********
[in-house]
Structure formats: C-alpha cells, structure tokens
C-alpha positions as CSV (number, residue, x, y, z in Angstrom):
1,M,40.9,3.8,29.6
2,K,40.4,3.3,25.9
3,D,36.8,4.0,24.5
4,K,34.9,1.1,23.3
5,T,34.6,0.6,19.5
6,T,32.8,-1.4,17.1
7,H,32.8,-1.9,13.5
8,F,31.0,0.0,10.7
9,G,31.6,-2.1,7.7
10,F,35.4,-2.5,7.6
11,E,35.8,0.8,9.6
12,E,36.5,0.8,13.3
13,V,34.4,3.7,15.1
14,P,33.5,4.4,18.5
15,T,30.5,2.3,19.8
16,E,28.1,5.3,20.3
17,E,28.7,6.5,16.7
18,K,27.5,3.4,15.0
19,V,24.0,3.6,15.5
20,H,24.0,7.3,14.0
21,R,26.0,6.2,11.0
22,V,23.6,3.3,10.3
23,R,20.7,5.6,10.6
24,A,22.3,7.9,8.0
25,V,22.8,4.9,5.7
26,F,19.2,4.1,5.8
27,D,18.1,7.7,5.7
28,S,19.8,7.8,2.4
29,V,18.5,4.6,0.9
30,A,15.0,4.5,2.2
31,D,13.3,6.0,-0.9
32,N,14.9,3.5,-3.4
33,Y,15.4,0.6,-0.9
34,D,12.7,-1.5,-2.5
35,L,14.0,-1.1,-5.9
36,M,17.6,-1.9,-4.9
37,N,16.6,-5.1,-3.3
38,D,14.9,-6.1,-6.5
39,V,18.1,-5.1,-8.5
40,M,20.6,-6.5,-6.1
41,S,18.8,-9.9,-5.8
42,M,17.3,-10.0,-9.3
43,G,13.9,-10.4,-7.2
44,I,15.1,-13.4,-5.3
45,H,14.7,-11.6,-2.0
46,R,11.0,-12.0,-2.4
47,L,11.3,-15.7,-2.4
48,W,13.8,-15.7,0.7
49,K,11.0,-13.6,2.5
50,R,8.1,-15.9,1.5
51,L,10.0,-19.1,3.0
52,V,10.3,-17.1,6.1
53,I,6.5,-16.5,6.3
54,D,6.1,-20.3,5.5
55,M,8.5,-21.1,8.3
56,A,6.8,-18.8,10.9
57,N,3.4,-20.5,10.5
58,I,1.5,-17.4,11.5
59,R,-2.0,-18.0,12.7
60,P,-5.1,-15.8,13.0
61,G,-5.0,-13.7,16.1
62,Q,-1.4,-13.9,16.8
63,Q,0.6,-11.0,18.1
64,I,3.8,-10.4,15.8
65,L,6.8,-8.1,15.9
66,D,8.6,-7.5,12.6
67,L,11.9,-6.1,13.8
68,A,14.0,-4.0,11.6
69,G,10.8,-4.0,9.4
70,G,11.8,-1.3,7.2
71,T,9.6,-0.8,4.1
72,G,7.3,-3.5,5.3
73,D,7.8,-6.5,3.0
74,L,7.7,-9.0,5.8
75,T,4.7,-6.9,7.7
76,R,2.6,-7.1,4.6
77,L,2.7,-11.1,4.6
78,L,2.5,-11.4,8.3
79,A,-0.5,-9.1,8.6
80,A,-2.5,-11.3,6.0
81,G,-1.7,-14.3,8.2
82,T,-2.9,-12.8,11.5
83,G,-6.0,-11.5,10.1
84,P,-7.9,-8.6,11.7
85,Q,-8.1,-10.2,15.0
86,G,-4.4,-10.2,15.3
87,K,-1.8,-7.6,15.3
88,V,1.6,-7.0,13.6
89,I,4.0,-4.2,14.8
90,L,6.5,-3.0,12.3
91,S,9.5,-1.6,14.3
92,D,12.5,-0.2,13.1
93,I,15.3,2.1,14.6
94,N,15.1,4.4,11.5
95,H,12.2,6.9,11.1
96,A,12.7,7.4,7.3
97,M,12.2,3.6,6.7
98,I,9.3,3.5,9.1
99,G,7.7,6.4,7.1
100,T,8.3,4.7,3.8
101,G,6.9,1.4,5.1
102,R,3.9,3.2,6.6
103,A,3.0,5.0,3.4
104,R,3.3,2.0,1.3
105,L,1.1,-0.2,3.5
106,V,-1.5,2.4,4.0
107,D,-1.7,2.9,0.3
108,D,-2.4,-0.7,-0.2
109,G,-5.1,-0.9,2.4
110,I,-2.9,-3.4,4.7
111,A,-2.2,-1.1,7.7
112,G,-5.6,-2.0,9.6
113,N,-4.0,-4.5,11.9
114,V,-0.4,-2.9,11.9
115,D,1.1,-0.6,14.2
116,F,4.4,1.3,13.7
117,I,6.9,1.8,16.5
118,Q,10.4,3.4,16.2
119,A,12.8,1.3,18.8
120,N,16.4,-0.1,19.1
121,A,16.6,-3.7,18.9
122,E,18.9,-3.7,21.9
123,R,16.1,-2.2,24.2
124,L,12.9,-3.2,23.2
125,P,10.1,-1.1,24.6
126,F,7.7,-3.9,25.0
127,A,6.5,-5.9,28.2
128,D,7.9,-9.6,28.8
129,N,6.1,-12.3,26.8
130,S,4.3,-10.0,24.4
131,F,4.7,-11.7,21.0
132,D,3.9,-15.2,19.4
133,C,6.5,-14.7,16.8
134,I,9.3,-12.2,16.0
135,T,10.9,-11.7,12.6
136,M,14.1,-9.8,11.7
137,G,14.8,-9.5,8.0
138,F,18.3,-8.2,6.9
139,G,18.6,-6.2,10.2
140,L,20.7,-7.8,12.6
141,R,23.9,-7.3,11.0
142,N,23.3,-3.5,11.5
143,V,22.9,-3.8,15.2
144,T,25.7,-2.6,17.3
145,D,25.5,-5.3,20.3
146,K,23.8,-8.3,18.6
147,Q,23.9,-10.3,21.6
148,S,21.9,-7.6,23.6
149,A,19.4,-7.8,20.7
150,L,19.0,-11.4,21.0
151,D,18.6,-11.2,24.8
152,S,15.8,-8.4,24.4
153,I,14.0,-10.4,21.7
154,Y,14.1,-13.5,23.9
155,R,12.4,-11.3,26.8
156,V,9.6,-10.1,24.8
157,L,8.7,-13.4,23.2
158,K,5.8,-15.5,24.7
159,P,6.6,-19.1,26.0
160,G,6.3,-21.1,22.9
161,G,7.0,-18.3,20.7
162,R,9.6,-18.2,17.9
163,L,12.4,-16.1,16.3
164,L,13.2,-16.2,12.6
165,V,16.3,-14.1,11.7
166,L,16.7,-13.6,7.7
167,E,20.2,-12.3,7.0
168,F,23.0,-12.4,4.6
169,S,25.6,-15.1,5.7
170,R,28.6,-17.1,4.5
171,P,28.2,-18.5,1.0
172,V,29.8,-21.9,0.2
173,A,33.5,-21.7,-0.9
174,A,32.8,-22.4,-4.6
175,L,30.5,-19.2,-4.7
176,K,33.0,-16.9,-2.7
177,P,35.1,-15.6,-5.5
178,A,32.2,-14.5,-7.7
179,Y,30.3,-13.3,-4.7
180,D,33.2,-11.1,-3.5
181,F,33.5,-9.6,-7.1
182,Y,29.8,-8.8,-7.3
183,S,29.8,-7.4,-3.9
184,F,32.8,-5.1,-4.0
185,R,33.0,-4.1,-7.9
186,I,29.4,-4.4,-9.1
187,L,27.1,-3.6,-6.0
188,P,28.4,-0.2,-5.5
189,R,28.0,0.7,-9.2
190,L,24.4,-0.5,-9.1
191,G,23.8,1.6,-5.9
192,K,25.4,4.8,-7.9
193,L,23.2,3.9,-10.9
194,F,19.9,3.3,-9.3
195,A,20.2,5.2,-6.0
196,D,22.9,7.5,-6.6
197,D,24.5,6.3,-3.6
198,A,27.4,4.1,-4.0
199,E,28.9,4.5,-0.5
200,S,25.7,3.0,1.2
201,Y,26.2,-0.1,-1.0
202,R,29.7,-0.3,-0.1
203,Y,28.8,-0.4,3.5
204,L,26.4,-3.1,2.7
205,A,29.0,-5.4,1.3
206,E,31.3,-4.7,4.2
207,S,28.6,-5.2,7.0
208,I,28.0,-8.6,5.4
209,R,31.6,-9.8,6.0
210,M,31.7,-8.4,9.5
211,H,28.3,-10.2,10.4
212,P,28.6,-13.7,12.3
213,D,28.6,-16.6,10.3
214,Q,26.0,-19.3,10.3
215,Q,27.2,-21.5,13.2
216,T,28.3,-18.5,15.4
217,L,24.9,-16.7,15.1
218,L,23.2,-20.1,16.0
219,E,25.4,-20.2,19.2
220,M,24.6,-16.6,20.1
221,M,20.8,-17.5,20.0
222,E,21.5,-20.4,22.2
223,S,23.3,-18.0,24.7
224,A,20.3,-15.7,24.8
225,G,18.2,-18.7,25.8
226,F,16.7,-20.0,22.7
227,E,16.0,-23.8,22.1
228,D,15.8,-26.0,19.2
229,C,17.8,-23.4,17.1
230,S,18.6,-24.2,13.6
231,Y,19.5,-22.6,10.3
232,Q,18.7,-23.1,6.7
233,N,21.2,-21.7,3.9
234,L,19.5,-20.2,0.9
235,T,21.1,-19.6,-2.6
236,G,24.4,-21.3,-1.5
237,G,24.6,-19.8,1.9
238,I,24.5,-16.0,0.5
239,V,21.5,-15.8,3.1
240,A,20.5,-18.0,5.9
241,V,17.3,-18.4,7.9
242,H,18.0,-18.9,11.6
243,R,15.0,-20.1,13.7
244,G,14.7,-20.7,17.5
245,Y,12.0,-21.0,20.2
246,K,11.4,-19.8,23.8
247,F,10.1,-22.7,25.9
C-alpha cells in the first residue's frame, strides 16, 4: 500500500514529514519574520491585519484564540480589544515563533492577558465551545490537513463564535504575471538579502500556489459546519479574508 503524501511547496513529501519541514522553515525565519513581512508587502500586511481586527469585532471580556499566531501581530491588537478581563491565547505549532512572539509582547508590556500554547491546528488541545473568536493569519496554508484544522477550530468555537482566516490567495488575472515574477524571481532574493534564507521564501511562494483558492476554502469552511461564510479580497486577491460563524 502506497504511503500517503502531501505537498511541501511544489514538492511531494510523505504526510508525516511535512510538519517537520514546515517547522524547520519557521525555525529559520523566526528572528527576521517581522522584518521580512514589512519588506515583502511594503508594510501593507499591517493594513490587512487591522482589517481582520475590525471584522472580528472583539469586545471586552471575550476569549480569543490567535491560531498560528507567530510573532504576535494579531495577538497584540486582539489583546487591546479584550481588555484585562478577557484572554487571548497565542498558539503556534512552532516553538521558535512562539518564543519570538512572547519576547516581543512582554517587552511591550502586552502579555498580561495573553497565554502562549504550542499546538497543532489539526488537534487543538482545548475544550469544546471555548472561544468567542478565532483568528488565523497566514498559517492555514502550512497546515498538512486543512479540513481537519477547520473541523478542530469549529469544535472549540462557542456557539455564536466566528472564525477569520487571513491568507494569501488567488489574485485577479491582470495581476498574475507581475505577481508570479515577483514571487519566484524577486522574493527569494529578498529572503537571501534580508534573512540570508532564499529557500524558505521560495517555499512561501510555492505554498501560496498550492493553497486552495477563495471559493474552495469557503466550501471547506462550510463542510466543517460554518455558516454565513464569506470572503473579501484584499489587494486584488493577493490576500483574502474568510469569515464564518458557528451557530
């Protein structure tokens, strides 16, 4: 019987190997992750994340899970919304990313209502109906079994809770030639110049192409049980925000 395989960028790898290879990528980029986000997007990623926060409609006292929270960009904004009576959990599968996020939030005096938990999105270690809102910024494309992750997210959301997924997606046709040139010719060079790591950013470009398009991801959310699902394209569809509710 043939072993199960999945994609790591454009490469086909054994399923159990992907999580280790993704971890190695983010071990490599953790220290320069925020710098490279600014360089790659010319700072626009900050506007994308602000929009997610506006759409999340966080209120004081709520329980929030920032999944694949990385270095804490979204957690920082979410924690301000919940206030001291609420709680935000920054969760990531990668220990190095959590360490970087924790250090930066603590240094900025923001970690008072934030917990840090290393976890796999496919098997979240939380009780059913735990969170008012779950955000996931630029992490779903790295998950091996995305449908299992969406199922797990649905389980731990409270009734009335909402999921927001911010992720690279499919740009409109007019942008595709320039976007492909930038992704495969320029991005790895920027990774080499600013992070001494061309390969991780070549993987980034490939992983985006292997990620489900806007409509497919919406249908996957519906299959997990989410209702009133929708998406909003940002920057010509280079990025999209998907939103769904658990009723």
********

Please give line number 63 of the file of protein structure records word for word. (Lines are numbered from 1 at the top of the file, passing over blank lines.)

60,P,-5.1,-15.8,13.0